What cancel conservatism didn’t see coming was Donald Trump. As a completely transactional politician, Trump has been more than happy to become the avatar of longstanding Republican views. He accepted most GOP planks: tax cuts, increased defense budgets, outsourced but conservative judicial picks, and selective social conservatism. (On immigration and foreign policy, the Republican establishment long included a diversity of views.) Free trade has been Trump’s one departure from orthodoxy, but it has mainly been a rhetorical one, marked by a spasmodic and ineffectual protectionism that seems to have succeeded mostly in inflicting pain on American producers and consumers. The price among Republicans for these policy victories has been the imposition of the ultimate “cancel”: an omerta as it relates to the erratic leadership and unsavory character and behavior of Donald Trump himself. All conservative interests, positions, policies, and fidelity measures have been collapsed into an oath of loyalty to Donald J. Trump.

Republican governing identity and support for Donald Trump are now one. People like Mark Sanford (a 93 percent voting record from Heritage Action) and Jeff Flake (85 percent) weren’t driven from public life over compromises on taxes, judges, or abortion but for active criticism of Donald Trump. Ben Sasse (83 percent) survived cancelation by moving to an undisclosed political location until he finished slogging nervously through his Republican primary. Even Jeff Sessions has been permanently canceled under the barrage of Trump’s Twitter siege artillery in recompense for putting the rule of law above his loyalty to the president. And now, in the depths of today’s pandemic, economic meltdown, and nationwide protests over police killings, the presidential personnel office is busily conducting loyalty stress-tests on the administration’s own appointees that focus on personal commitment to Trump rather than any particular administration policy.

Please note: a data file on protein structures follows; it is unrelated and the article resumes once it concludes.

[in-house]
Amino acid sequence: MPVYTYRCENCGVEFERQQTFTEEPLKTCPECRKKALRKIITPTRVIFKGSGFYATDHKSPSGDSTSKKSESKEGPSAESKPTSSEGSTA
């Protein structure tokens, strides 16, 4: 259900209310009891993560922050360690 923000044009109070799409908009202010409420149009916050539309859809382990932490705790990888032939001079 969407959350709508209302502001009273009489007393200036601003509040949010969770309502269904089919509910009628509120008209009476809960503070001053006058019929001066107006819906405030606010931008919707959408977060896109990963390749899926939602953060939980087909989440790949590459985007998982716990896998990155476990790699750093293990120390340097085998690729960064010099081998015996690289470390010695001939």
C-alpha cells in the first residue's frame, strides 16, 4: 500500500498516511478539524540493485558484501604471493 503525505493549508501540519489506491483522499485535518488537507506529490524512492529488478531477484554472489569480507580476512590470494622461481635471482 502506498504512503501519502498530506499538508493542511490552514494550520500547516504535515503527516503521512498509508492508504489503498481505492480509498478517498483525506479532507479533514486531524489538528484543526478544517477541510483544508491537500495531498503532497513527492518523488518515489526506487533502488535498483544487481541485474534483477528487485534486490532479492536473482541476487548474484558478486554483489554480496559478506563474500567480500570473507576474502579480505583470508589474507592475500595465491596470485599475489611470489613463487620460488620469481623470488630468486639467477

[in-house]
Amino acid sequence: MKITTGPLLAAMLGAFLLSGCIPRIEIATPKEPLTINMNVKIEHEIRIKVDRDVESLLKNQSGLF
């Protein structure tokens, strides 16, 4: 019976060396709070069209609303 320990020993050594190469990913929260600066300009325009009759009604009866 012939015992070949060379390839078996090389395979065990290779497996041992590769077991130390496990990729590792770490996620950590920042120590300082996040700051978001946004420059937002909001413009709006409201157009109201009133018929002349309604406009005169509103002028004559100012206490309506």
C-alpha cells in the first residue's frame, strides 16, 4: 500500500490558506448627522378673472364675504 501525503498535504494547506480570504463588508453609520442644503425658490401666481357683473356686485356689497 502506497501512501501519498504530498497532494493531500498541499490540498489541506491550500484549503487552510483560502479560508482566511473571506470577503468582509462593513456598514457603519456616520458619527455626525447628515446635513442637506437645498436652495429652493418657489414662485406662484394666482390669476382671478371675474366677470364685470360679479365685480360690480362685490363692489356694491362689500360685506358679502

Which brings us to the peculiar case of Mitt Romney, the former GOP blue-state governor, presidential nominee, senator from Utah and bête noire of the Trumpist movement. Famously, he provided the lone Republican vote in either chamber for removing Trump from office during the impeachment proceedings. This brought down the full force of Trumpian cancel-power. Relatives have changed their names. CPAC, engaging in what the late, great Florence King might have called the “height of WASP rage,” made a point of announcing that it had not invited Romney this year on the theory that this constituted punishment rather than deliverance. Through this fire, Romney has emerged as the political equivalent of Harry Potter, “the Boy Who Lived.” The moral here is that if you’re going to state the obvious about Trump, survival depends on having a couple hundred million dollars in the bank, a lifetime of personal achievement, great hair, and a tan of a shade that occurs in nature.

At the moment, polls are pointing toward a presidential wipeout and the possible loss of the GOP Senate majority. Suburban America, having already executed a volte-face in 2018, is withdrawing in horror from the GOP in 2020. Is this a rejection of lower taxes, a strong national defense, or a conservative federal bench? Not in the least. It’s a verdict on the character, personality, behavior, and governing incompetence of President Trump. And as long as the GOP anchors its fortunes in Trumpian decadence rather than competent, philosophically coherent leadership, there’s little chance of escape.

Brent Orrell

Brent Orrell is a senior fellow at the American Enterprise Institute where he researches workforce development and criminal justice issues.